The hottest item on the University of Hawaii Board of Regents’ agenda Thursday will be discussed behind closed doors.

Planned talks about the university’s presidency are scheduled for executive session — the part of the meeting when members of the public are asked to leave the room.

“How do they justify this?” said Beverly Keever, a UH professor emerita and open government advocate. “It’s a slap in the face … When the public and the Legislature is demanding more transparency to build public trust, they should bend over backwards to be more open — especially about how they’re going to be looking for a new president.”

Last Monday, UH President M.R.C. Greenwood abruptly announced that she’ll be resigning in September, two years before her contract expires. A press release sent out that day stated that the 15-member Board of Regents, which has jurisdiction over university personnel, is going to be discussing plans for her replacement in the coming months. (Three newly elected board members start their posts in July.)

There’s already been a lot of interest in Greenwood’s successor. But if the Board of Regents’ closed-door discussion on Thursday is any indication, the public will have little access to information about those prospects.

To justify putting the presidential discussion in executive session, the regents cite a Hawaii Revised Statutes section that details exceptions to the state’s open meetings law, also known as the Sunshine Law.

The section states that a board may close a meeting to the public when considering “the hire, evaluation, dismissal, or discipline of an officer or employee or of charges brought against the officer or employee, where consideration of matters affecting privacy will be involved.”

An attorney at the state Office of Information Practices, which administers the open government laws, told Civil Beat that the Board of Regents would indeed be breaking the law on Thursday if it doesn’t plan on discussing specific candidates for Greenwood’s replacement.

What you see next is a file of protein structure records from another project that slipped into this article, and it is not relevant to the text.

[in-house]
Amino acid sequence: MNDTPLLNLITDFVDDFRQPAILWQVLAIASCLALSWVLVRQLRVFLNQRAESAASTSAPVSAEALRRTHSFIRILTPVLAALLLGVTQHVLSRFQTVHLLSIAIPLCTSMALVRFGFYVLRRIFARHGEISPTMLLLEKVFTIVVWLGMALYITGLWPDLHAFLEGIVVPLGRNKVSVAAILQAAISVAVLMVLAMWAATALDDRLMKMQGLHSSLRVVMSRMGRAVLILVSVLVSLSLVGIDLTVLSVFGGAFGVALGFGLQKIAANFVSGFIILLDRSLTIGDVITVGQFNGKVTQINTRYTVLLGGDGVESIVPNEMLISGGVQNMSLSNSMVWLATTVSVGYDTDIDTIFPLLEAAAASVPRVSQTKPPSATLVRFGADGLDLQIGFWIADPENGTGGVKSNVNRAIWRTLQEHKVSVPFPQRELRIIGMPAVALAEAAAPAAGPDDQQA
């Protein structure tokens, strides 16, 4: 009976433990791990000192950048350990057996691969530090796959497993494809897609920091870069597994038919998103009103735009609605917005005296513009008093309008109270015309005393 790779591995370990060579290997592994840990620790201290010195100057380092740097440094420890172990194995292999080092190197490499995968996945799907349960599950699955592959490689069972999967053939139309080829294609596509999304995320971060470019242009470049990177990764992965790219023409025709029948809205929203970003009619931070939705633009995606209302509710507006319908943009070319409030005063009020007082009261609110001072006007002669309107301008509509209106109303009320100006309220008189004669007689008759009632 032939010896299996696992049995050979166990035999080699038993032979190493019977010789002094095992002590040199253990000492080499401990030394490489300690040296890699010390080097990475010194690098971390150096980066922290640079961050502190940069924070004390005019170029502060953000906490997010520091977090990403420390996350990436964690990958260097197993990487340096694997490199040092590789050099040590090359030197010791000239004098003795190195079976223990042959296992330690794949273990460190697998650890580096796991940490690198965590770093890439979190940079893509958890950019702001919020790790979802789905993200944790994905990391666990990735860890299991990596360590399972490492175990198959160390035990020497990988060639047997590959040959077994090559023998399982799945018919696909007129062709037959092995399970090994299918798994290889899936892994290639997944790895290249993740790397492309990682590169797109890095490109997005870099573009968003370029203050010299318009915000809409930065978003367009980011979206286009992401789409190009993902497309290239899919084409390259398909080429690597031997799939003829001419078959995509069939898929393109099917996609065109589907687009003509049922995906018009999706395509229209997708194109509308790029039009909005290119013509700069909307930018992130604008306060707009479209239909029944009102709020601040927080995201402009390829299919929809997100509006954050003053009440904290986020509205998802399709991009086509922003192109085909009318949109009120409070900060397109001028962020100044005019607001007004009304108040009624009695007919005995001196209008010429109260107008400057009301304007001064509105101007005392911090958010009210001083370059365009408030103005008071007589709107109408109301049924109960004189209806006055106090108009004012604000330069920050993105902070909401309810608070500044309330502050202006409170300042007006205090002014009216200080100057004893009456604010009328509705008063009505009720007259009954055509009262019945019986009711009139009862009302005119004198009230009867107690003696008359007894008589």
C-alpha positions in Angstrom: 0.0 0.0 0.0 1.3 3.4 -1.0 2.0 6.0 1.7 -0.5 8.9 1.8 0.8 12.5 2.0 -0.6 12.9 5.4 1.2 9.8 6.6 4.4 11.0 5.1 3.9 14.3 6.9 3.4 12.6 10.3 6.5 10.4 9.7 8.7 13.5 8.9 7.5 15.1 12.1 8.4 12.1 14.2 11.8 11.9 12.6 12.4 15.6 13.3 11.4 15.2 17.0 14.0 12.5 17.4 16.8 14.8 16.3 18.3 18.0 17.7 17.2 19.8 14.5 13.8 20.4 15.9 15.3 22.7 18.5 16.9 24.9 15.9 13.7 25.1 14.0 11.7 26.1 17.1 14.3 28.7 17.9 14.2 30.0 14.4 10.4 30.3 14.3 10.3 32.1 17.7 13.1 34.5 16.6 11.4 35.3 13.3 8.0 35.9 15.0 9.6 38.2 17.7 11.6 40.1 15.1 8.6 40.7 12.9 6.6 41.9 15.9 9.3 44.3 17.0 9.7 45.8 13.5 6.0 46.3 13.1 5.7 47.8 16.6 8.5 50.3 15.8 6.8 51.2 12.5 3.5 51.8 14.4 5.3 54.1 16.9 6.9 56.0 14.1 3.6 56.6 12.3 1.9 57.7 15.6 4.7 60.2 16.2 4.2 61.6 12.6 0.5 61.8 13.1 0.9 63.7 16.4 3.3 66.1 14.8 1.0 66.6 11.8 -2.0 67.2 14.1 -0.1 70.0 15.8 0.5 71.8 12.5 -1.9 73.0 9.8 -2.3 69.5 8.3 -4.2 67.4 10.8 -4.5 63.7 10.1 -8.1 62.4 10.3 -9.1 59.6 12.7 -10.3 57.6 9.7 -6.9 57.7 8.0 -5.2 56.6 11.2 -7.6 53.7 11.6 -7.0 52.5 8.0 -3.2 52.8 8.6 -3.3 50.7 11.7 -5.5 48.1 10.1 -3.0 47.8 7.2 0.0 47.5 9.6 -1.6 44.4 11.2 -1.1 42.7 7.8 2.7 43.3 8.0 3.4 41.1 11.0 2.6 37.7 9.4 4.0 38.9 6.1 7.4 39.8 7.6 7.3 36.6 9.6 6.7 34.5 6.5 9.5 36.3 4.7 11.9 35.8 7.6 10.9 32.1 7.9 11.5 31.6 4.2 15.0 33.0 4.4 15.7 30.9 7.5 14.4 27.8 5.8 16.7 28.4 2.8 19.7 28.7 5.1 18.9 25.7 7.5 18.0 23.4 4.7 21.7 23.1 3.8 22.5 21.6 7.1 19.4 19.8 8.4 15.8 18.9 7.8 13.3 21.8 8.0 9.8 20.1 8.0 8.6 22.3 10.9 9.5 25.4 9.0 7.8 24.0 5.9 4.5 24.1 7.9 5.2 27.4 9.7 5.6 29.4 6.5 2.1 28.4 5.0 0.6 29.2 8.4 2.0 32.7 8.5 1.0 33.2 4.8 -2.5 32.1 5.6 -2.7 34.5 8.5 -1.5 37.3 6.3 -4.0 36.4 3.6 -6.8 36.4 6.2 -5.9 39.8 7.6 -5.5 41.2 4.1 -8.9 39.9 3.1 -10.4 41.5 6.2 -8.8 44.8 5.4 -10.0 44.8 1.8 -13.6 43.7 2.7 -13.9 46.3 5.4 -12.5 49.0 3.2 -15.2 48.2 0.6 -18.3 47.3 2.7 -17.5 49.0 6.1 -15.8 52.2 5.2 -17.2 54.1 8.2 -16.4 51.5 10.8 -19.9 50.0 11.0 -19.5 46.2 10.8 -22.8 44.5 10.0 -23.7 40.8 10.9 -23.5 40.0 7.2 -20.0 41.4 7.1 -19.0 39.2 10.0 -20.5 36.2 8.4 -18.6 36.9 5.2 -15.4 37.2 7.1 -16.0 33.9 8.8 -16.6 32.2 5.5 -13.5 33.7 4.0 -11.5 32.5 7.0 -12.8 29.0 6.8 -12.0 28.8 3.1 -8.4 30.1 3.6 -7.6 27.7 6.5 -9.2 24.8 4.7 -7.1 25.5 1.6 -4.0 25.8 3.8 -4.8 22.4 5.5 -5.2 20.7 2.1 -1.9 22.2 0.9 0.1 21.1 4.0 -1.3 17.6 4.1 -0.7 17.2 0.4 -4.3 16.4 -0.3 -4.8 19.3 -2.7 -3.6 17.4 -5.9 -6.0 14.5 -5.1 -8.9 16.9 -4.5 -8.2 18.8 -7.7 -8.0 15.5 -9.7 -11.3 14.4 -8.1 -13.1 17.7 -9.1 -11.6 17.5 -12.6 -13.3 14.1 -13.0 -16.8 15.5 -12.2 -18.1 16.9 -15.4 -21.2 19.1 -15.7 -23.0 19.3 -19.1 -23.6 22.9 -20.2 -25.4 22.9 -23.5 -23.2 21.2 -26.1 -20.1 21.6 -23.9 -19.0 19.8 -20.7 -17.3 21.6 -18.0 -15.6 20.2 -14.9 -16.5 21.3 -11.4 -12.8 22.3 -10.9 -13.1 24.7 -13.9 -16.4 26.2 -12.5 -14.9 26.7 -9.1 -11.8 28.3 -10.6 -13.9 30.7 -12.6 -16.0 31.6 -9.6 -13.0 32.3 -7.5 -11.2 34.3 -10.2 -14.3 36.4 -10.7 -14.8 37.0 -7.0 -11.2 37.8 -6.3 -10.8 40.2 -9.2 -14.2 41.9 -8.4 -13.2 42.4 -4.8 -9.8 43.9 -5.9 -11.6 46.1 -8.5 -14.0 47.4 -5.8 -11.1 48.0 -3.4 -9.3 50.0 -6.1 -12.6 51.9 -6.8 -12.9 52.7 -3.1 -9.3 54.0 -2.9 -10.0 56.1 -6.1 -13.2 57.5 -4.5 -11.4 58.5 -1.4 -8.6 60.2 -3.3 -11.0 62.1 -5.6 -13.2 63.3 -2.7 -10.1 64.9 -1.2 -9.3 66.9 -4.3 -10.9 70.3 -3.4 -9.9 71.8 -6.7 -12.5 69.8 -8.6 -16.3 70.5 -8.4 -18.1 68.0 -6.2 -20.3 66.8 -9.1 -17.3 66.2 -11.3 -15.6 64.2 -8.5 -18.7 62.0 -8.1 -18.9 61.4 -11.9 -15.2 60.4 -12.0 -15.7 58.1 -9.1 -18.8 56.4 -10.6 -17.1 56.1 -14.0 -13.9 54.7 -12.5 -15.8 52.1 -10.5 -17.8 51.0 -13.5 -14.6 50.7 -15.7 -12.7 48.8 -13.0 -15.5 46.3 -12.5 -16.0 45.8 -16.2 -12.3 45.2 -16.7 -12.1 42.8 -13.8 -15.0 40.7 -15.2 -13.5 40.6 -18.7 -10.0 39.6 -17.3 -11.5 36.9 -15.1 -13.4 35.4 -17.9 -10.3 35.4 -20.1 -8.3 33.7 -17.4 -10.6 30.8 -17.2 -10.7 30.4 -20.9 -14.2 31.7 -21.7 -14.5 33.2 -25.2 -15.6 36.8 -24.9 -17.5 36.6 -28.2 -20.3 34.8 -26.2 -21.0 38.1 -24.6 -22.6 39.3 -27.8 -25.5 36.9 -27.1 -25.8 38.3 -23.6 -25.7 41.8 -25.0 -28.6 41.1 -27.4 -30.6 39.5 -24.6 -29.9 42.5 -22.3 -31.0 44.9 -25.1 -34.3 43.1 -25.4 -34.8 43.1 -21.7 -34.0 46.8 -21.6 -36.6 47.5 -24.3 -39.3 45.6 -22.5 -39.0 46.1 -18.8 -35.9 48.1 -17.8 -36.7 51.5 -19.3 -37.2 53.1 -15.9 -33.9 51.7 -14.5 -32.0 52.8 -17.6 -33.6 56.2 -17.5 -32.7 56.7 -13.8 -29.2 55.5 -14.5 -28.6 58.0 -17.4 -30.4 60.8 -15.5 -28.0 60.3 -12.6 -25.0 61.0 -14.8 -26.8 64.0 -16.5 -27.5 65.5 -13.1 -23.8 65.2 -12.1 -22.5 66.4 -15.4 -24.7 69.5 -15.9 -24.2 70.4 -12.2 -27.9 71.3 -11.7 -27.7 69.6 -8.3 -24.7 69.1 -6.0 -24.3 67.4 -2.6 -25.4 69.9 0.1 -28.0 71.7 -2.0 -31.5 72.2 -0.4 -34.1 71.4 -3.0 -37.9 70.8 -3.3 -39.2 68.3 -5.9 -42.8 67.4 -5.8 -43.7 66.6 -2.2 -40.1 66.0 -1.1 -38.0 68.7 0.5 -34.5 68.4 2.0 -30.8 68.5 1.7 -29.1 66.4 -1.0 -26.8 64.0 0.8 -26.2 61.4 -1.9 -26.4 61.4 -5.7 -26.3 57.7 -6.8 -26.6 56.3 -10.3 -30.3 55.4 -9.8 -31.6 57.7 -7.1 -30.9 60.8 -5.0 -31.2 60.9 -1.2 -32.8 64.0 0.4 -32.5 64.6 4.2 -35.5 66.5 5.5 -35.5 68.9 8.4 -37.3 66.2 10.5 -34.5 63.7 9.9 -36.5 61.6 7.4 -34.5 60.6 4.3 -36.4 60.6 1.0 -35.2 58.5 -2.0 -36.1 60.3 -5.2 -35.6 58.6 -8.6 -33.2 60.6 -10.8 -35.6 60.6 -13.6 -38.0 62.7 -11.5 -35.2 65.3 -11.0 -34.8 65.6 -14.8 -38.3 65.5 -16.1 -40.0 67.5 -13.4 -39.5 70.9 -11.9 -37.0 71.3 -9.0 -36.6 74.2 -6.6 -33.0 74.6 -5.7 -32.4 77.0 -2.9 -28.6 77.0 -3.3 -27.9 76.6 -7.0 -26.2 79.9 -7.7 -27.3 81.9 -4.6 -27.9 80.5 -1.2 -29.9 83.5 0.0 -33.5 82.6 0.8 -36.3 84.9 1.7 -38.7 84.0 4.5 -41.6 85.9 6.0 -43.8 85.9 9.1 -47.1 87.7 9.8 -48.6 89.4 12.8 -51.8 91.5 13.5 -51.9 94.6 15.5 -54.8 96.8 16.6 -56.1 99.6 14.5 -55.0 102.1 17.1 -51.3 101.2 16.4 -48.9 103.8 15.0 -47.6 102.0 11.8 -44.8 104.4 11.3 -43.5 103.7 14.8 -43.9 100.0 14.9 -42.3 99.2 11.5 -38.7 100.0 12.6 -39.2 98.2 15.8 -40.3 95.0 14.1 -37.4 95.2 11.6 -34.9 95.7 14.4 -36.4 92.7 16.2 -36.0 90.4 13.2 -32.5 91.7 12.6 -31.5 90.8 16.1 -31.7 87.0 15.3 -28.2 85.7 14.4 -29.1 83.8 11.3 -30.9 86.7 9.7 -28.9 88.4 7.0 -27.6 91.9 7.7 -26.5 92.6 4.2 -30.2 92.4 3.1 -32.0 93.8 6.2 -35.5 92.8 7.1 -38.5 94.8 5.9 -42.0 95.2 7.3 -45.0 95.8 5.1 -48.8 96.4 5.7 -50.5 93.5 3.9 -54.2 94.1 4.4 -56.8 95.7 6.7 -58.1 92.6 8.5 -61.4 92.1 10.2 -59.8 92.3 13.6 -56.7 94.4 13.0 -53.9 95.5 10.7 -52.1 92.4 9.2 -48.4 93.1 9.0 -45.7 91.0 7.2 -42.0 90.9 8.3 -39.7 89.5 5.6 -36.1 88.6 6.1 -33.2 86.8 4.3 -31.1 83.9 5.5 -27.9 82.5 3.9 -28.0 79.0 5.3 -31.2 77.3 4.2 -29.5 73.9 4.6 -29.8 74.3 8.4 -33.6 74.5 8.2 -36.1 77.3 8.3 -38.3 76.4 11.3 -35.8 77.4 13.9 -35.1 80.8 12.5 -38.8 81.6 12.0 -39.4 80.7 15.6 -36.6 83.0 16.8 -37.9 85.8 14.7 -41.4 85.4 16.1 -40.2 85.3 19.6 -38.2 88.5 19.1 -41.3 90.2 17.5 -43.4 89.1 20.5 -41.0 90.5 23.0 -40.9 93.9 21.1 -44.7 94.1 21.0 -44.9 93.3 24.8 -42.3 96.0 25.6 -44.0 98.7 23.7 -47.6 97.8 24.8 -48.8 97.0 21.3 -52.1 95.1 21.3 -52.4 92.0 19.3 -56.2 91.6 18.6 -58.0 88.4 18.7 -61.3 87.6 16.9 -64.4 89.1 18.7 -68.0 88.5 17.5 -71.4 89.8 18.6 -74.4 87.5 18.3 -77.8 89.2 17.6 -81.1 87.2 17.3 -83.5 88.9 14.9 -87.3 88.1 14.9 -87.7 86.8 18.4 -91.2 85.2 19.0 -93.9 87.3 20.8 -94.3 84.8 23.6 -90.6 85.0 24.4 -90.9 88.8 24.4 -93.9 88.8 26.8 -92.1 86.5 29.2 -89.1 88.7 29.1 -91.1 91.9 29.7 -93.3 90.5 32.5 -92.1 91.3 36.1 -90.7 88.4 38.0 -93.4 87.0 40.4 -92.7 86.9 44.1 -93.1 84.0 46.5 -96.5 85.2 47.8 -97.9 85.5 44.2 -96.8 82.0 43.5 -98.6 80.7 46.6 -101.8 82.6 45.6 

“There’s only an issue of privacy if there are specific individuals that they’ll be talking about,” said OIP attorney Lorna Aratani. “They can’t just talk generally about what they can do to hire.”

Aratani added, however, that the exception could be invoked even if the board simply suspects that discussion of specific individuals might come up. Mere name references or even descriptions that clearly identify an individual, she said, would also qualify for the privacy exception.

UH spokeswoman Lynne Waters said that the board will be discussing specific individuals.

But considering it’s been just days since Greenwood’s announcement, critics are questioning whether that’s really the case.

“The section that they quote to justify a closed-door meeting is not applicable here,” Keever said. “Greenwood is gone. What other individuals specifically are they talking about? Their big discussion is what kind of criteria do you have and what do you need to get a new president.”

The Board of Regents could be gambling with government transparency when it should instead be striving to recover public confidence in the university, Keever said.

Widespread concern over governance and lines of authority at the university — a discussion sparked in part by last year’s failed Stevie Wonder concert — prompted a series of bills this session aimed at making the Board of Regents more accountable to the public.

Among the measures were Senate Bill 1385 and House Bill 1070, both of which would’ve required board members to get annual training in the state’s open government policies, including the Sunshine Law.

Both proposals died. But the conversations triggered by this year’s legislation — and growing criticism of both spiraling tuition rates and Greenwood’s salary, which according to The Chronicle of Higher Education is above the median total compensation for public-college leaders — would suggest that the public is expecting the board to be as open as possible.

“We absolutely want to see the utmost transparency of any of these decisions,” said Chris Conybeare, president of the Media Council Hawaii. “There doesn’t seem to be any reason for an executive session at this point.”

Conybeare said that the Media Council expects the Board of Regents to avoid executive session as much as possible.

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